Editor's Note: In previous issues, we've looked at pediatric and adult hypertension. Join us this issue for the last of our three-part series as we explore hypertension in older adult patients.
The older adult population has expanded exponentially over the past quarter century in the US. The number of individuals older than age 80 has more than doubled in the past decade. The lifetime risk of being diagnosed with hypertension (HTN) is greater than 90% in those older than age 55. This lifetime risk, combined with the rising number of older adults, has led to an increased prevalence of HTN within this population. Comorbidities can make treating HTN more complex in older adults, with the need to consider treatment in coordination with other disease processes. Untreated HTN in the older adult patient can lead to cognitive decline and increased morbidity and mortality from cardiovascular and renal events.
A 73-year-old female patient with a body mass index (BMI) of 19 has been treated for stage 1 HTN with chlorthalidone 25 mg once daily for the last 10 years. Her atherosclerotic cardiovascular disease (ACVD) risk is less than 10% and her complete blood cell (CBC) count, electrolytes, thyroid-stimulating hormone (TSH), urinalysis, and ECG have been within normal limits since her diagnosis.
She occasionally drinks one glass of red wine, has never smoked, and has done routine strength training for 30 minutes a day, three times a week, for the past 5 years. She lives alone in a split-level home and uses the stairs multiple times each day. Even before her diagnosis, she was dedicated to eating healthy. Her diet consists of fruits, vegetables, regular protein in the form of baked chicken and fish, dairy products, and whole grains; she rarely eats out. She takes supplemental calcium, vitamin D, and magnesium.
The patient's BP remains at the goal of less than 130/80 mm Hg. She monitors her BP at home periodically, and those readings indicate that there's no masked uncontrolled HTN. She's scheduled for her annual follow-up appointment and advised to continue home BP monitoring.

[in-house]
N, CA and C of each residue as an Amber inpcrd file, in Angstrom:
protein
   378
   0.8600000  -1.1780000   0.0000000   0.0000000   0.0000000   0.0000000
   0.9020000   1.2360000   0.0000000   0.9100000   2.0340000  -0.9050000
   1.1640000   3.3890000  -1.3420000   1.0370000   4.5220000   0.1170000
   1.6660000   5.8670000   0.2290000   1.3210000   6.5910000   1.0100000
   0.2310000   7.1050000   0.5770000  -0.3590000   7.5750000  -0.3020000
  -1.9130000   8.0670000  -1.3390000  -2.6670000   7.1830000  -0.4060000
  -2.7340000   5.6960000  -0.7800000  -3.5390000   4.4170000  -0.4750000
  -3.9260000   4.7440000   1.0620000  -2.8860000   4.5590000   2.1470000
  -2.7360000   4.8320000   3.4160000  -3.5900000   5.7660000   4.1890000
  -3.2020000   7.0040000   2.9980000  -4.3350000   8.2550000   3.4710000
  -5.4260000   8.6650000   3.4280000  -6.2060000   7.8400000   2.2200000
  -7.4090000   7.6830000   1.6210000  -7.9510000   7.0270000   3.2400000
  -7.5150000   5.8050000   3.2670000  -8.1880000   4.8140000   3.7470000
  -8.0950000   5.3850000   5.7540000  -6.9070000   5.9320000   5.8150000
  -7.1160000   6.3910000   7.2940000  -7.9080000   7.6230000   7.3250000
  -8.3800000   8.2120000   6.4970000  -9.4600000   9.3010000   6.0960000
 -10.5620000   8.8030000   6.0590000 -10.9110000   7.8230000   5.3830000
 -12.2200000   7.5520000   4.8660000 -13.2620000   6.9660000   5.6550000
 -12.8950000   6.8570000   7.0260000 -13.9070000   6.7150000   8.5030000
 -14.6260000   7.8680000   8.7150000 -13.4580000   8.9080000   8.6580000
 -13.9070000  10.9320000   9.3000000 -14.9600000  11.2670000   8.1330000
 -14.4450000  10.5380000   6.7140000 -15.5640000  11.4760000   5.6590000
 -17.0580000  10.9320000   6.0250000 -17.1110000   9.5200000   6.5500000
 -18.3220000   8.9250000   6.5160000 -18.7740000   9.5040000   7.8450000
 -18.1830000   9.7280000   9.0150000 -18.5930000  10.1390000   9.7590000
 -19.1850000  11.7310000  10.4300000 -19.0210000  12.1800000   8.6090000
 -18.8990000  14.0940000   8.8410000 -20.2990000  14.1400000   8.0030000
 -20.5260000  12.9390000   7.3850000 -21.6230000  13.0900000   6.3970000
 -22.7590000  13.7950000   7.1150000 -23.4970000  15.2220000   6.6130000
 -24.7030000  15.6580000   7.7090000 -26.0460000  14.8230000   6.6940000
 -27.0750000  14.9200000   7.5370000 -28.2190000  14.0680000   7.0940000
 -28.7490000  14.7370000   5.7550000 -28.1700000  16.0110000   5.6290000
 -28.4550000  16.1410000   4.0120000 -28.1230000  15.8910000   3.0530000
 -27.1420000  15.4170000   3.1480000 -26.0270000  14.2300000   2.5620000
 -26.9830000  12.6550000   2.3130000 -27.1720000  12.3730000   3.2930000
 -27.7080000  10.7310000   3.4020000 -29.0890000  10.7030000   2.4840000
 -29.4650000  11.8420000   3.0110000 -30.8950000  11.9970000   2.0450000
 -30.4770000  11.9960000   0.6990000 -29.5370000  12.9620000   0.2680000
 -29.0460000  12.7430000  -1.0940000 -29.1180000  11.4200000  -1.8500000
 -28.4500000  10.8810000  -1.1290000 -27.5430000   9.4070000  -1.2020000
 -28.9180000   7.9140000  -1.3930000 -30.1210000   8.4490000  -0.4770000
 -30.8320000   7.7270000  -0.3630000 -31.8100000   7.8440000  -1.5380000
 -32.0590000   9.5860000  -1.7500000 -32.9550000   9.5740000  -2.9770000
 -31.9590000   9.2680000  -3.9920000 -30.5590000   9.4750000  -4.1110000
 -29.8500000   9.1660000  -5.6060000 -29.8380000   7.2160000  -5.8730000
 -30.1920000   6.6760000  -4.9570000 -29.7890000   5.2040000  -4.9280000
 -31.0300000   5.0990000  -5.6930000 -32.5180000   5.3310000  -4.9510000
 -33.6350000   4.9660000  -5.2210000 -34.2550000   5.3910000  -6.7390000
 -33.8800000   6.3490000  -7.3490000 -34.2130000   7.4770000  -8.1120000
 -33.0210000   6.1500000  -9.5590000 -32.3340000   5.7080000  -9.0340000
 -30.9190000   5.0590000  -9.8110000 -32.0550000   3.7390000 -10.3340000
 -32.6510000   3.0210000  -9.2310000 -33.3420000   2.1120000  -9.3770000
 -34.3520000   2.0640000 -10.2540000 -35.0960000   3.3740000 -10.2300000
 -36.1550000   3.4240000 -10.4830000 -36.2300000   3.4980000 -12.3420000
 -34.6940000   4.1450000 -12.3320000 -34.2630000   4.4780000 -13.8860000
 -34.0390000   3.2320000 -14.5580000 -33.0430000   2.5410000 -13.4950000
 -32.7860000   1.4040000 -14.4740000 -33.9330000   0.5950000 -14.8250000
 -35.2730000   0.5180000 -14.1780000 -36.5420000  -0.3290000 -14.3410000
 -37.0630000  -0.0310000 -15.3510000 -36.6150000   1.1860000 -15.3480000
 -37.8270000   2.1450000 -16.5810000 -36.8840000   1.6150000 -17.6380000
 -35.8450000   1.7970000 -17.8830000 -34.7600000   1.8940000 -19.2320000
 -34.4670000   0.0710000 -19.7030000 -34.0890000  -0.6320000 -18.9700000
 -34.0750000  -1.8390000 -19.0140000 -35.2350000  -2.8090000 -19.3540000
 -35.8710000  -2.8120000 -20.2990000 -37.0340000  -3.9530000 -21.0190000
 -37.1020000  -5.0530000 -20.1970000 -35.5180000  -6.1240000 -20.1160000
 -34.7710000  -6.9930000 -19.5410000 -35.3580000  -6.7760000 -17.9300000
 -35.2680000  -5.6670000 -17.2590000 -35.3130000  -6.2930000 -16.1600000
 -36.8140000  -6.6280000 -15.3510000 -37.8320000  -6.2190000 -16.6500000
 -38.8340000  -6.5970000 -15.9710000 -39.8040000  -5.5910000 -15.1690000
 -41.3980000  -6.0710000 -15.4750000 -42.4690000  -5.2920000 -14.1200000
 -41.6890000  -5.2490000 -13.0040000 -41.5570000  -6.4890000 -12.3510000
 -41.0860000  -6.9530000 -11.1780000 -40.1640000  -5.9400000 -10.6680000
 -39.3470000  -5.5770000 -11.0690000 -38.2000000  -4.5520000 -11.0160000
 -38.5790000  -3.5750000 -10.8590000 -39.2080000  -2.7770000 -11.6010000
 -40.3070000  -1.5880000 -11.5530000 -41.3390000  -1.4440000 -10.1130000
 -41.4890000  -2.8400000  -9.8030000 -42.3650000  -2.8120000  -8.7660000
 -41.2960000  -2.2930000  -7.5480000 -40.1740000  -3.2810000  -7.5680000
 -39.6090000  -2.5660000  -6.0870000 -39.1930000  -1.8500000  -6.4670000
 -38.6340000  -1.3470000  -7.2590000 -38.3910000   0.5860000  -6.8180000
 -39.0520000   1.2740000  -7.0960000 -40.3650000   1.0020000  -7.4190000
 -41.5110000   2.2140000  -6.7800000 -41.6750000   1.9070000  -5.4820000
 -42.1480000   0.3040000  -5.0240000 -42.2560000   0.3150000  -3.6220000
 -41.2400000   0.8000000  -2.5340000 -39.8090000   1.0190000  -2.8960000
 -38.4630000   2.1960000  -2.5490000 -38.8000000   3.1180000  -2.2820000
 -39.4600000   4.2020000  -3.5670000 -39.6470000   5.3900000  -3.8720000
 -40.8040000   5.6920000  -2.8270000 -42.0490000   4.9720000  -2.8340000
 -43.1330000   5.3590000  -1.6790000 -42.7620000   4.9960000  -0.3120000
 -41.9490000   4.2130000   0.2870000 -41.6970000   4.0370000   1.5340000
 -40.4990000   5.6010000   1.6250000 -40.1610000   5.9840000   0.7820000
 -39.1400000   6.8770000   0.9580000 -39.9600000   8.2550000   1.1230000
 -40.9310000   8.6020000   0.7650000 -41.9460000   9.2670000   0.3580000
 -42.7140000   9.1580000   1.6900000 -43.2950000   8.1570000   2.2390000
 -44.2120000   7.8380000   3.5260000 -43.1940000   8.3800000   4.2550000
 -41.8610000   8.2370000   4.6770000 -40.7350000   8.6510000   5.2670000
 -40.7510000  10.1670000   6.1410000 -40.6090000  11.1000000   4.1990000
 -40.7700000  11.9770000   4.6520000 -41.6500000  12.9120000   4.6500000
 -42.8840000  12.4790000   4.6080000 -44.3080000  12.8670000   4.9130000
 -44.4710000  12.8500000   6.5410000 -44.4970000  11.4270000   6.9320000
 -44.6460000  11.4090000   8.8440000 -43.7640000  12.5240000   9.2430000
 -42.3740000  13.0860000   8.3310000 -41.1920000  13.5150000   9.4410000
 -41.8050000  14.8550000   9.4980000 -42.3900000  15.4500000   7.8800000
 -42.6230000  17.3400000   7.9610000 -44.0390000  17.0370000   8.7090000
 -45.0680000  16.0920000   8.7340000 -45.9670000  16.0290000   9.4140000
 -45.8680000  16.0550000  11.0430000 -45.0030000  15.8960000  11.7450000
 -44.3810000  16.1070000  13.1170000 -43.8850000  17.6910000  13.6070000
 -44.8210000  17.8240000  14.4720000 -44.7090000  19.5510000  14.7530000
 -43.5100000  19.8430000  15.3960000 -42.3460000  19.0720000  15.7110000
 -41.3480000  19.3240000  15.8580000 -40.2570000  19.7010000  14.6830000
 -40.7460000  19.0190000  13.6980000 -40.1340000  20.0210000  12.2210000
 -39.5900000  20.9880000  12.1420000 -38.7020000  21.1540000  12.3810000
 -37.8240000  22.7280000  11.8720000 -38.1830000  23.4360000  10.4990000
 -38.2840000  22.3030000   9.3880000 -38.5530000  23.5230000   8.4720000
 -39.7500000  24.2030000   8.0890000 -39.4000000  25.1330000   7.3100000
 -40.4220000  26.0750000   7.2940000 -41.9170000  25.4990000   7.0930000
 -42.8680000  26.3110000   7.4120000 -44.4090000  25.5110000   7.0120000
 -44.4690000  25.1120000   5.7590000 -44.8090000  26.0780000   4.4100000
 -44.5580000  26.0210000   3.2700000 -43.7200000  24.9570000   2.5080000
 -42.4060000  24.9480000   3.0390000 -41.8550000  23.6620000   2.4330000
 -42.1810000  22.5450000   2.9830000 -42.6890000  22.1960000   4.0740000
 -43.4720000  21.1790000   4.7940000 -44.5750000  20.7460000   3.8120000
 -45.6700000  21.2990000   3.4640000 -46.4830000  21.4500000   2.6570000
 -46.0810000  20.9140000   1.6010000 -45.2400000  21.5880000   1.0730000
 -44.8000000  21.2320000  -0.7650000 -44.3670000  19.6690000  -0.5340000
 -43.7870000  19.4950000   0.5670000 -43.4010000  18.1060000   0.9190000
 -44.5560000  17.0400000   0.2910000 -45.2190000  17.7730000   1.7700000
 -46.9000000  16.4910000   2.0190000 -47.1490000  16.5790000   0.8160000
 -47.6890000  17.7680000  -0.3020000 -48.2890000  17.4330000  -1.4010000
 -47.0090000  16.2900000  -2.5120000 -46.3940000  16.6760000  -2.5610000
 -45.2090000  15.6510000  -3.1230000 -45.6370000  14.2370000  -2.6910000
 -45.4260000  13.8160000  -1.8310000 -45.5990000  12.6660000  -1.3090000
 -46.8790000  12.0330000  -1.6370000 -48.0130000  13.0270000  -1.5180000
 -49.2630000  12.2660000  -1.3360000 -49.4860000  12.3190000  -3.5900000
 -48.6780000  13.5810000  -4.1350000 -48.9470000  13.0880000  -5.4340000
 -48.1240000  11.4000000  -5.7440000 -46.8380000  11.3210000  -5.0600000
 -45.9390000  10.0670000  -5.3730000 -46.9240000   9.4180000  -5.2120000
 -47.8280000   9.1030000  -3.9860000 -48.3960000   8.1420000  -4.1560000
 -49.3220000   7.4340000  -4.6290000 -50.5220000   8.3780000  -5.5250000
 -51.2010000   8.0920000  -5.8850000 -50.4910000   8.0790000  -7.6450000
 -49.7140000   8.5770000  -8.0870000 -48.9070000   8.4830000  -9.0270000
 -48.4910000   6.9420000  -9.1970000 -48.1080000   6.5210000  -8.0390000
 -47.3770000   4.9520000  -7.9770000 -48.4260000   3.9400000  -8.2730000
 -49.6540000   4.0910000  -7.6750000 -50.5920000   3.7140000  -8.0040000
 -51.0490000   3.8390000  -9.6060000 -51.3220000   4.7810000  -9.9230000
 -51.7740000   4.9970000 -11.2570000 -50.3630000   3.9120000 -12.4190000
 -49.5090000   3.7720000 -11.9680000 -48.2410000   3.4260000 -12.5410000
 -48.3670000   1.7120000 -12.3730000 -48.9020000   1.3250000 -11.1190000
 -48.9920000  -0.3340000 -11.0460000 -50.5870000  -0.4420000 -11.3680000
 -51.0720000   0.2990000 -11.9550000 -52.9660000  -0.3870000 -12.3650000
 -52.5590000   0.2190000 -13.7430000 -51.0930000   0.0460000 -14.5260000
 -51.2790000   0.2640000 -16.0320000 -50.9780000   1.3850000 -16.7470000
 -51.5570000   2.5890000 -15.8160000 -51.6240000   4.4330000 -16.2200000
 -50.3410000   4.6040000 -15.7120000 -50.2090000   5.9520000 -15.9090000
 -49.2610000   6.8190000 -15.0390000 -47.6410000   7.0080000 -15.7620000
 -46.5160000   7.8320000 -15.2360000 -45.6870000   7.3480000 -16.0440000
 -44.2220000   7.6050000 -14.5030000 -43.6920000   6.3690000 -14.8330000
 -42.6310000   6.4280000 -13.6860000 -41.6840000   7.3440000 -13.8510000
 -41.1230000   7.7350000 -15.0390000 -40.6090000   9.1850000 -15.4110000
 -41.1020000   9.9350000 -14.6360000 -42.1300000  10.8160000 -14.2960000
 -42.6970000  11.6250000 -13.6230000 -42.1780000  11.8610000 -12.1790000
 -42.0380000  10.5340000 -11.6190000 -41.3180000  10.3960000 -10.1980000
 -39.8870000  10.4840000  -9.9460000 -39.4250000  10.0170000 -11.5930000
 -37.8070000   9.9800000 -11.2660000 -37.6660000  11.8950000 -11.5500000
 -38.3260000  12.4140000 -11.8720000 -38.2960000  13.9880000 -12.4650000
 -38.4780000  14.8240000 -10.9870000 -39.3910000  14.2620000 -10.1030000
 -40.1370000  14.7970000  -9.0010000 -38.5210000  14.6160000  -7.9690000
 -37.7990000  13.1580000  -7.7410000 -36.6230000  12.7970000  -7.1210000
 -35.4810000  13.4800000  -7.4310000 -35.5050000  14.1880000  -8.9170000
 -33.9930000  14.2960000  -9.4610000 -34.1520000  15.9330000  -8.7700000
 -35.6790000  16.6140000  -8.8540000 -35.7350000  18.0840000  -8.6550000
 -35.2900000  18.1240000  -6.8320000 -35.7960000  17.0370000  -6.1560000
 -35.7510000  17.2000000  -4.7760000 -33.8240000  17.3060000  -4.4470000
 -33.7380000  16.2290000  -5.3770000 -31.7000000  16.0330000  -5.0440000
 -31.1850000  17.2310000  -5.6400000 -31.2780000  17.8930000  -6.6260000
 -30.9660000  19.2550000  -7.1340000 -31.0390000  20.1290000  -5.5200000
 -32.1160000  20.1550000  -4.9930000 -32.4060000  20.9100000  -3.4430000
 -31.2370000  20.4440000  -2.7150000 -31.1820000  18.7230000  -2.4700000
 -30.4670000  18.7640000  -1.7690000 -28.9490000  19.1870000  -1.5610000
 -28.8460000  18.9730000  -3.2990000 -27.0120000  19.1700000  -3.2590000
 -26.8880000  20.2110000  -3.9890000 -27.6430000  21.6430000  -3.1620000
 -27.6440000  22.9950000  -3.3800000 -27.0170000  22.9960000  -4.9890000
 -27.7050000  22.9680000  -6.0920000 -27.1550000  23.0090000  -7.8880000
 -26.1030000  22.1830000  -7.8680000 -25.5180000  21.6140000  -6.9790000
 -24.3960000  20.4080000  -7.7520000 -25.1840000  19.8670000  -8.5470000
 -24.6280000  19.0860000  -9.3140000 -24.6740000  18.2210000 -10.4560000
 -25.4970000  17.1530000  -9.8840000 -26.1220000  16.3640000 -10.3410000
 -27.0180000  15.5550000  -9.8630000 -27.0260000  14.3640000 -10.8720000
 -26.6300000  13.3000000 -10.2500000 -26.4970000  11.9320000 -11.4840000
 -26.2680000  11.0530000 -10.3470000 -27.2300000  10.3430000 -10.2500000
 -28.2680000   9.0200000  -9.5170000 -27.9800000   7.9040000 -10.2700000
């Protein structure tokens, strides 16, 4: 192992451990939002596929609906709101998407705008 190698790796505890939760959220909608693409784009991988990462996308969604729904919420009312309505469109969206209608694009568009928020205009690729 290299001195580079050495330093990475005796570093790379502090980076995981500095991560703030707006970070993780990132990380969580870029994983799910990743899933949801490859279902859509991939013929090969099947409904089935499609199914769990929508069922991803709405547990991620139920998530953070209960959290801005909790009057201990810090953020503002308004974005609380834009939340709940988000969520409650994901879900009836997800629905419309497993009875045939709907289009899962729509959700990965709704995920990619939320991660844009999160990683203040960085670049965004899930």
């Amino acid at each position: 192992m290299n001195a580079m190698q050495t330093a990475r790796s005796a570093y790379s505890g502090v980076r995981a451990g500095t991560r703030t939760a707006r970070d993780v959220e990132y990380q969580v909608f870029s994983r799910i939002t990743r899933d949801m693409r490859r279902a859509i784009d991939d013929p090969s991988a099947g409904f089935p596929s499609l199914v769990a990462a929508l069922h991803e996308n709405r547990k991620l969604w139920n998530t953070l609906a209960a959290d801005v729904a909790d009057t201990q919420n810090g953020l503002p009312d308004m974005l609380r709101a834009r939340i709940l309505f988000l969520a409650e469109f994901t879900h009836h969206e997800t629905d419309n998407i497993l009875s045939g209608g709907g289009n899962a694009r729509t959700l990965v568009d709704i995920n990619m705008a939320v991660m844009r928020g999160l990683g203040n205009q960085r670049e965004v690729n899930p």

A 58-year-old Black male patient was diagnosed with stage 2 HTN after having four separate BP readings greater than 140/90 mm Hg during the past year. The BP readings were obtained accurately using a calibrated automatic monitor with an appropriate size cuff. The patient sat upright in the chair with both feet flat on the floor and his arm supported. The nurse verified that he hadn't smoked, consumed caffeine, or exercised at least 30 minutes before checking his BP. The patient refused to start antihypertensive medication but did agree to ambulatory monitoring and a follow-up appointment in 1 month.
The patient has a previous history of smoking and a BMI of 32. His lab results, including fasting blood glucose, CBC count, lipid panel, serum creatine with estimated glomerular filtration rate, basic metabolic panel, TSH, urinalysis, uric acid, ECG, and an echocardiogram, are all within normal limits except for elevated total cholesterol and low-density lipoprotein cholesterol. His ACVD risk is calculated at 10.4%. As a Black male, the patient's goal BP is less than 130/80 mm Hg regardless of a diagnosis of diabetes, heart failure, or chronic kidney disease (CKD).
Environmental factors are evaluated, including access to DASH diet food sources, routine activity, and alcohol limitations. The DASH diet includes foods low in sodium and high in fiber, potassium-rich fruits and vegetables, lean proteins, fish, and dairy. Calcium supplements are recommended and weight loss with the addition of regular exercise is also encouraged.
At his follow-up appointment, the patient's ambulatory and office BP readings average 156/100 mm Hg. The concern for cardiovascular events and CKD due to the risk of more severe HTN in Black adults is stressed with the patient and he agrees to start medication. Hydrochlorothiazide 25 mg and amlodipine 5 mg daily is initiated. A low-sodium diet is stressed based on genetic salt sensitivity. The patient is scheduled to return for follow-up in 1 month to reassess his BP after initiation of antihypertensive therapy.